4. 4. www.altimetergroup.com | https://www.twitter.com/altimetergroup | info@altimetergroup.com 4 For all of these challenges, these are also times for great innovation and, equally, disruption. Guest experience (GX) combined with modern technology becomes a catalyst for digital transformation and also a competitive advantage. That’s why these times represent so much promise and opportunity. Everything is open for improvement and re-imagination: not only in terms of technology, but in terms of how and with whom you work; in terms of processes and policies; and in terms of new perspectives from outside industries, which prompt you to learn, unlearn, iterate, and innovate. Hospitality is a high-tech and high-touch industry. GX (from the guest’s perspective) is expected to be high-tech and high-touch. This is why the future of GX needs architects focused on integrating modern tech and touchpoints at scale. Meaningful transformation and the resulting constructs for guest experience shouldn’t wholly be built upon legacy foundations. Legacy foundations are usually where we start, but that means our “thinking outside the box” is happening in a familiar paradigm, which is not the unfamiliar territory where new possibilities can be invented. Future customers are not rooted in legacy. Favorite devices, apps, and services influence them and how they value brands, products, and services. Those who build on blank canvases create the future, because they start with the questions: What if? and Why can’t we …? The future GX needs re-imagination, ingenuity, and new technologies to bring improvements and ideas to life. To get there, architects must observe the existing guest experiences versus what they really prefer. They must compare these experiences to those of other industries offering guest journeys, which are reshaping customers’ preferences and behaviors. Apply those insights to deliver a meaningful and unforgettable guest journey and experience. In the process, successful brands will modernize products and offerings, deliver innovative value propositions and solutions, and create agile models for business, systems, and operations. That’s the basis for cementing next-generation customer loyalty. Dated technologies and processes won’t open new doors of opportunity. The digital transformation of guest experience starts by asking new questions. Success comes by seeing modern guests in a new light, exploring alternative markets for inspiration, tracking how emerging technology trends impact consumer behavior, and learning to blaze new trails others will be forced to follow. Guest Experience is Not the Same as Guest-Centricity Hospitality brands always tout the goal of placing the guest at the heart of the business. When it comes to GX, customers must be at the center of everything. But, there’s a difference between customer centricity and customer experience (CX), despite the terms being used interchangeably sometimes. Customer centricity is defined by how strategists interpret customer behaviors and expectations, and in turn, direct the engagement by how brands market, sell, serve, and engage customers throughout their journey and lifecycle.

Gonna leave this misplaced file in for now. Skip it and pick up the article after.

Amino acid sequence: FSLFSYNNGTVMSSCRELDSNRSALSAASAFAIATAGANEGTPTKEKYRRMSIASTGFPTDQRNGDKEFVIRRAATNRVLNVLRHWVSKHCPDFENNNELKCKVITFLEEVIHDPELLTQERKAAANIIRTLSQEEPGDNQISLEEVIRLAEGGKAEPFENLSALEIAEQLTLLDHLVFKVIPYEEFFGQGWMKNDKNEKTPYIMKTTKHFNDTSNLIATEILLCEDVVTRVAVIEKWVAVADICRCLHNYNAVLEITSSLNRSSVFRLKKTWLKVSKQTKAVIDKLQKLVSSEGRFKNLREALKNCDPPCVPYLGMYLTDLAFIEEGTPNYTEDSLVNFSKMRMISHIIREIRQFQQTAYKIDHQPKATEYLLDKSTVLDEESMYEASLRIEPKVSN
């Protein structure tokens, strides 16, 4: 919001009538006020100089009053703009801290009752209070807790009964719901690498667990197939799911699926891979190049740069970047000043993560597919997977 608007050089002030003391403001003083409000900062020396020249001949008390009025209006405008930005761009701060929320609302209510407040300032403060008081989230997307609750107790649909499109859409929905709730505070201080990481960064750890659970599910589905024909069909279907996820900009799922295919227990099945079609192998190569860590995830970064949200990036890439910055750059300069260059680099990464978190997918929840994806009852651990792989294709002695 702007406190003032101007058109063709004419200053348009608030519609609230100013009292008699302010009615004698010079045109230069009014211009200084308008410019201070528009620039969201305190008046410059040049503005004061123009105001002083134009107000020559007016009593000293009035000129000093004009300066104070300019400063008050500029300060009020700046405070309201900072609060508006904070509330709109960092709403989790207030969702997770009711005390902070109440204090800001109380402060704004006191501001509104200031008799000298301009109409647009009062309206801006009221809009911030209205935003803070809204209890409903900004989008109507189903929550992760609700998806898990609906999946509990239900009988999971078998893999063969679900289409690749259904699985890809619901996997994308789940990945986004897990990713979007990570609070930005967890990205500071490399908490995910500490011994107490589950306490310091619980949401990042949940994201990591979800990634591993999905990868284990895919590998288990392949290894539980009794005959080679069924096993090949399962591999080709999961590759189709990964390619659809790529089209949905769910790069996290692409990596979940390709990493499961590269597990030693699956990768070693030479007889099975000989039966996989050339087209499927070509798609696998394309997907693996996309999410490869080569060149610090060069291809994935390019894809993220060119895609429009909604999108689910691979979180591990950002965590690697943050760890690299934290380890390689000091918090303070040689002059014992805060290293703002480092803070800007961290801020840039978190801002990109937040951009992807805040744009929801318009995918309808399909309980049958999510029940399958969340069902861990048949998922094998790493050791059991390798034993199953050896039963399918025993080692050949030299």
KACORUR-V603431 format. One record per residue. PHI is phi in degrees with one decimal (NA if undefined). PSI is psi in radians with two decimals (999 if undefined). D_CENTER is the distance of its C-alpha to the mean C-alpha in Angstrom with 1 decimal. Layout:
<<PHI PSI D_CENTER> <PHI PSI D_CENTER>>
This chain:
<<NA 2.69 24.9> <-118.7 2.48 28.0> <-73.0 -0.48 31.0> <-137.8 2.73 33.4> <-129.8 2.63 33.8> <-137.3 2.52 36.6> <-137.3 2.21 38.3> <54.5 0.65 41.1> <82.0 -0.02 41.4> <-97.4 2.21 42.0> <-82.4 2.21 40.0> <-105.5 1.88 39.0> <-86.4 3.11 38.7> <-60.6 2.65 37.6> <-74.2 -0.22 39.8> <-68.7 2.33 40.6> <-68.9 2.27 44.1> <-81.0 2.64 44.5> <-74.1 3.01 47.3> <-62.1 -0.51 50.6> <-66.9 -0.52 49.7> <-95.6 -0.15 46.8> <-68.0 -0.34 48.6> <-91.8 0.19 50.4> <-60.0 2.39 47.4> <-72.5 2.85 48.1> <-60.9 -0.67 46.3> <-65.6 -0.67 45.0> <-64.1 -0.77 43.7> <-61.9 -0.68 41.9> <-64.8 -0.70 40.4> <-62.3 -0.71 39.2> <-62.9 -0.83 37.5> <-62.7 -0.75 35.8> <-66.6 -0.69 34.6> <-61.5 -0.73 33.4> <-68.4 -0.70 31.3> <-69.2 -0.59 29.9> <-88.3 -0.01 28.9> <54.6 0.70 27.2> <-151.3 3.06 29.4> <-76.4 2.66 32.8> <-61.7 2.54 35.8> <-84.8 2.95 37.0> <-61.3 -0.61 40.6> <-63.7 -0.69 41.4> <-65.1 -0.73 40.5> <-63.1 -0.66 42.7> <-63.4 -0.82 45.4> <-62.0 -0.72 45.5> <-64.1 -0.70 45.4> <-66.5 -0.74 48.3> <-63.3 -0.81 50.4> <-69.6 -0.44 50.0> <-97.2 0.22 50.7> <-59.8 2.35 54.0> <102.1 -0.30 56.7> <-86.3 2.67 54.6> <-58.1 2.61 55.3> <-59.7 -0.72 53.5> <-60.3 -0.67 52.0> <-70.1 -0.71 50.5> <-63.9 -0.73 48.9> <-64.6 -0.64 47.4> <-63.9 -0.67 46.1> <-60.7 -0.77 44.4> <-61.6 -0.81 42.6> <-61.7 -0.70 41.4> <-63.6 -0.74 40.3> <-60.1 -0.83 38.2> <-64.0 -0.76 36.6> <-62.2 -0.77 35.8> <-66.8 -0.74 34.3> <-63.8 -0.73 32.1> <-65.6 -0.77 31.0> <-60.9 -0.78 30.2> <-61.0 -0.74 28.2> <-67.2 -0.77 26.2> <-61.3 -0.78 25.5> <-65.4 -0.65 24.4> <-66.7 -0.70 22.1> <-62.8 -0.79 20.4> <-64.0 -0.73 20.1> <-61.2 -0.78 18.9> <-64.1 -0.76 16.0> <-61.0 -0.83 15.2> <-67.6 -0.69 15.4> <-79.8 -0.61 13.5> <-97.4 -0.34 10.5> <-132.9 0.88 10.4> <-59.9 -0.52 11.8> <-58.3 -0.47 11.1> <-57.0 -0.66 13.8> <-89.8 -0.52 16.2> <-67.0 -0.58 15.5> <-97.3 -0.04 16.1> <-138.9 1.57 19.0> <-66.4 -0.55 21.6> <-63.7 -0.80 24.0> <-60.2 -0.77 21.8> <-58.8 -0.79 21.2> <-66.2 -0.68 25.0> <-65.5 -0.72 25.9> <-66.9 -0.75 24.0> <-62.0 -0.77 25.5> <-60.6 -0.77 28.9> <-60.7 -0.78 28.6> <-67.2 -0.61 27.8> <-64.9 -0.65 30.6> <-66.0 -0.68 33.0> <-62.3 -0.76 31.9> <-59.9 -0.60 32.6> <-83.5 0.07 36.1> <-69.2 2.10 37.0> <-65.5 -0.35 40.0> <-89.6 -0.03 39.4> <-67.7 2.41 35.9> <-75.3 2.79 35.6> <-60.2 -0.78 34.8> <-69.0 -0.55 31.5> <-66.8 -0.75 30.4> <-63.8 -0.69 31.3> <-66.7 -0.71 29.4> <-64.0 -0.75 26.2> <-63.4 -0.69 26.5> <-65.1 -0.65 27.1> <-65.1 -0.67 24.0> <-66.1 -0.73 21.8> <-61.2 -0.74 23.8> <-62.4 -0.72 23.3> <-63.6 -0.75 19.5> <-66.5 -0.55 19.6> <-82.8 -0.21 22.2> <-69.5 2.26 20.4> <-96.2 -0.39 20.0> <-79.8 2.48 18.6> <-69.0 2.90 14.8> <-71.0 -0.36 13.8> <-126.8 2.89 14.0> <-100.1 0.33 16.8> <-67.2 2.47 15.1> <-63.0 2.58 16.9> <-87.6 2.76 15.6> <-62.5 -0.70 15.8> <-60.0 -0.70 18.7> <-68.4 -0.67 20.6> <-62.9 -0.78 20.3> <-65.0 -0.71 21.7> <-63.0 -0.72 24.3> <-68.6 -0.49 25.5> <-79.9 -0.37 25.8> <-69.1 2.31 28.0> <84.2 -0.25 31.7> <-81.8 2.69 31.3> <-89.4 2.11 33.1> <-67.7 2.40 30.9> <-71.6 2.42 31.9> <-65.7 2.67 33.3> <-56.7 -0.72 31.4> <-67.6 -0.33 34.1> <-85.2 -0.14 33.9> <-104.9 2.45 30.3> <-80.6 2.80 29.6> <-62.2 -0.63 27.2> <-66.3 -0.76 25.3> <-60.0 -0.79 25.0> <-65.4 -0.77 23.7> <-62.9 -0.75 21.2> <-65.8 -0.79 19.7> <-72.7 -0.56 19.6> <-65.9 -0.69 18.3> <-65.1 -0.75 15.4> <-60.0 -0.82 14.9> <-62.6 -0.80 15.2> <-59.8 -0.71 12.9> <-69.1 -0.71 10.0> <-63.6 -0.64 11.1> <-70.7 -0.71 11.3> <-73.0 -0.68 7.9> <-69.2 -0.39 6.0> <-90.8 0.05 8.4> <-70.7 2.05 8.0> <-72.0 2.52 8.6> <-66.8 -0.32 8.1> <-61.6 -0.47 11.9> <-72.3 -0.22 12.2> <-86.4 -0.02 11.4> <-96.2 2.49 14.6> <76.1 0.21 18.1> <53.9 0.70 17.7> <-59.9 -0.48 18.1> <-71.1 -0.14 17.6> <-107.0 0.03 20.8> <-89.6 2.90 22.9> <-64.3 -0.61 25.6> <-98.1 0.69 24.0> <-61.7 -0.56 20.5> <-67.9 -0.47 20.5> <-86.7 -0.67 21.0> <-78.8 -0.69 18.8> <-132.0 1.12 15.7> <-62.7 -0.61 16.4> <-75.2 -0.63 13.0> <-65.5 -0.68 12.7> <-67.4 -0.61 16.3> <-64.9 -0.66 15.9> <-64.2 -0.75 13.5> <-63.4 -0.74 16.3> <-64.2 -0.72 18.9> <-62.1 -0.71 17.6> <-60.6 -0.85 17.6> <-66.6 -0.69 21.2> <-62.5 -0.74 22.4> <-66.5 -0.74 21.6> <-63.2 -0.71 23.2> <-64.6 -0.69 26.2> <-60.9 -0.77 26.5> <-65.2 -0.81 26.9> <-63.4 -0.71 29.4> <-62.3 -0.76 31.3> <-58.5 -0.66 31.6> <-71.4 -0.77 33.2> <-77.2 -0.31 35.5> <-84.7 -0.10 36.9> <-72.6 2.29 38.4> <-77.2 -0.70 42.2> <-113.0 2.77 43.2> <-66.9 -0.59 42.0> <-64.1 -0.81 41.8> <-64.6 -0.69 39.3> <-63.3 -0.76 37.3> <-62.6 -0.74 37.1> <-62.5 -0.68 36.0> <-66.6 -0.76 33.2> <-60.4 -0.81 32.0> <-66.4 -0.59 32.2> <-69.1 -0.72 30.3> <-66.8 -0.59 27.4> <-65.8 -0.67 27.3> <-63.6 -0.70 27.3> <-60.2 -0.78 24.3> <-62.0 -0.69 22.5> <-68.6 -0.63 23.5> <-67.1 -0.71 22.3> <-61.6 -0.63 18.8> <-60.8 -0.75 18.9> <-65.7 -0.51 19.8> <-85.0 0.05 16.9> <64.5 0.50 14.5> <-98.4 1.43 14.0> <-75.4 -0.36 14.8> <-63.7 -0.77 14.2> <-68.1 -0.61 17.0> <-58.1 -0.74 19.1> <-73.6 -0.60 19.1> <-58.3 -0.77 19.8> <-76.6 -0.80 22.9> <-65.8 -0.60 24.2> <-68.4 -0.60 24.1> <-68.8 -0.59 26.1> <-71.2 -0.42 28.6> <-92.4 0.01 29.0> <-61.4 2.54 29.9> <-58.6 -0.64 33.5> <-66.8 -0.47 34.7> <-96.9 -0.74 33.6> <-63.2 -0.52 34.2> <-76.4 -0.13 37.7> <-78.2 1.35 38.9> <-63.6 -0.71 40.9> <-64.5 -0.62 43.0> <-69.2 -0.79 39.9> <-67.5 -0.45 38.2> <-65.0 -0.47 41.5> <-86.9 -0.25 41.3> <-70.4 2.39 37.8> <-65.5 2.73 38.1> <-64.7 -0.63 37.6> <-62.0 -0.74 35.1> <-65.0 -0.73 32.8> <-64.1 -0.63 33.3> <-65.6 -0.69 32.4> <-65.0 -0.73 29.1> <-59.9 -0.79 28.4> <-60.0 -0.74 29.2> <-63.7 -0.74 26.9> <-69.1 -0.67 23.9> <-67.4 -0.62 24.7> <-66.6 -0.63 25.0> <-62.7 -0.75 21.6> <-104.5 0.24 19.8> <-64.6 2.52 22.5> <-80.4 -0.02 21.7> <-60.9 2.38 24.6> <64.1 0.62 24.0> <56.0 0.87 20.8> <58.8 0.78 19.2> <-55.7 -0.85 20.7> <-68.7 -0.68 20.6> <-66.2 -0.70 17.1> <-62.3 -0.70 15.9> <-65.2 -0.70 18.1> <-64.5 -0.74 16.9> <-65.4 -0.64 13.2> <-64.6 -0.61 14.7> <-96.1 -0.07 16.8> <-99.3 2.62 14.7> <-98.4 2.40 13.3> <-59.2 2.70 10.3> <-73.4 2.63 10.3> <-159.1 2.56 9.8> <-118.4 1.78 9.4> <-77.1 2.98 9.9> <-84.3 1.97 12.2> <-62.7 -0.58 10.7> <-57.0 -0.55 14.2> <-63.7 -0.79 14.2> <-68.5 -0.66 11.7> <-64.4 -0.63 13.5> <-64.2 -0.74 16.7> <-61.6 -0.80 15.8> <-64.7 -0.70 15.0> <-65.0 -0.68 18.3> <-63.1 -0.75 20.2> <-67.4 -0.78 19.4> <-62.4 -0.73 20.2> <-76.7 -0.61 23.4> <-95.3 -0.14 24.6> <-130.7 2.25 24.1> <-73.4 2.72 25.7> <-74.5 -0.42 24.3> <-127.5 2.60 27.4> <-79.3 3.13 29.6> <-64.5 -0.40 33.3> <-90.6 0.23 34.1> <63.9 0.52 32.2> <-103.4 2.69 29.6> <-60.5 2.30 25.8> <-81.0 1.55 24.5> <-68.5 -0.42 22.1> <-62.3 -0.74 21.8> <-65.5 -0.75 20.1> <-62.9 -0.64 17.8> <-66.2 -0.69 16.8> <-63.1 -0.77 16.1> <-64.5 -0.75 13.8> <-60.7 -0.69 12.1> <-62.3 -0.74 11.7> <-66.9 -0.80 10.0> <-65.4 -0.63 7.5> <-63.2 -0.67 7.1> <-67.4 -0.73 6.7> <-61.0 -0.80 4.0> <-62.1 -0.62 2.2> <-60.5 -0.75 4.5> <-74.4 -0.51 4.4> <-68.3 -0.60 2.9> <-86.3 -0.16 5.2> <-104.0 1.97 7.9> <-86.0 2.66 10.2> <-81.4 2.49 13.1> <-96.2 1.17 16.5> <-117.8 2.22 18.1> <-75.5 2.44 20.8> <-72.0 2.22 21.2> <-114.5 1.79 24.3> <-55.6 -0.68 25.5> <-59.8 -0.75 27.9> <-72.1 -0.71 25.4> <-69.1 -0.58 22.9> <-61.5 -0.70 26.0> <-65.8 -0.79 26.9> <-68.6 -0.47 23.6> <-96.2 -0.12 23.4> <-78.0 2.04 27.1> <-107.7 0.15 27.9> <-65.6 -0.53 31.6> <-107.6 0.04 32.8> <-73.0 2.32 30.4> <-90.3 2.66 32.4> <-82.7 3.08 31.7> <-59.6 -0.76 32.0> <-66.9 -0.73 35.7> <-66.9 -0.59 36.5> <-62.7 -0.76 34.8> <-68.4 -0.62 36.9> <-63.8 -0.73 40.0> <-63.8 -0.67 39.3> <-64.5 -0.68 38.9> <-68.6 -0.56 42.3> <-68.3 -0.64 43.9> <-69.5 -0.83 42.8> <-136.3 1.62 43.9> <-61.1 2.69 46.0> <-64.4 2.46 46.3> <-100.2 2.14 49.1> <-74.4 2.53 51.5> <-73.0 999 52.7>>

5. 5. www.altimetergroup.com | https://www.twitter.com/altimetergroup | info@altimetergroup.com 5 CX is the actual physical, intellectual, and emotional situations a customer undergoes when interacting with a brand. It’s measured by the sum of each experience customers have at each touchpoint, individually and collectively. In contrast, the customer-centric approach may or may not consider the actual customer experience as part of the success metric. In practice, many customer-centric approaches aim to improve customer experiences by making investments in technology, services, operations, et al., without really understanding the experiences customers have, the experiences they want, benchmarked against experiences they love. The last part is important. Desirable experiences must be evaluated not only in your industry, but also every other industry that shapes their expectations for delightful and sought-after experiences. CX starts with customer empathy. Architects of tomorrow’s guest experiences realize that great experiences people have in their life come from anywhere. Customers are learning that delightful experiences should be universal, setting new and higher standards for the hospitality industry. Regardless of service, whether its expectations of luxury or value, they want a “five-star” experience. But, the idea of five star isn’t about opulence or pampering in most cases. It’s about convenient, intuitive, integrated engagement that puts people back at the center of everything. Technology, innovation, transformation; it’s not just about modernizing infrastructure. It’s about building a construct that optimizes guest experiences … the experiences they feel, cherish, and remember. That takes intent and purpose. Let’s explore an example that’s outside of the traditional hospitality realm. Spirit Airlines in the United States is demonstrating how prioritizing CX is becoming the standard at every level. In a recent update sent to all past and present customers, Bob Fornaro, President and CEO of Spirit, shared progress on the company’s investment in guest experience. Spirit is investing in more than customer-centric updates. It is investing in experiences that customers simply expect regardless of provider or expense. In just six months, Spirit Airlines made the following strides in GX based on direct customer feedback: • Designed a fast, intuitive mobile-friendly website. • Implemented kiosks at all stations to expedite check-in. • Introduced mobile boarding passes. • Expanded customer service channels to Facebook and Instagram.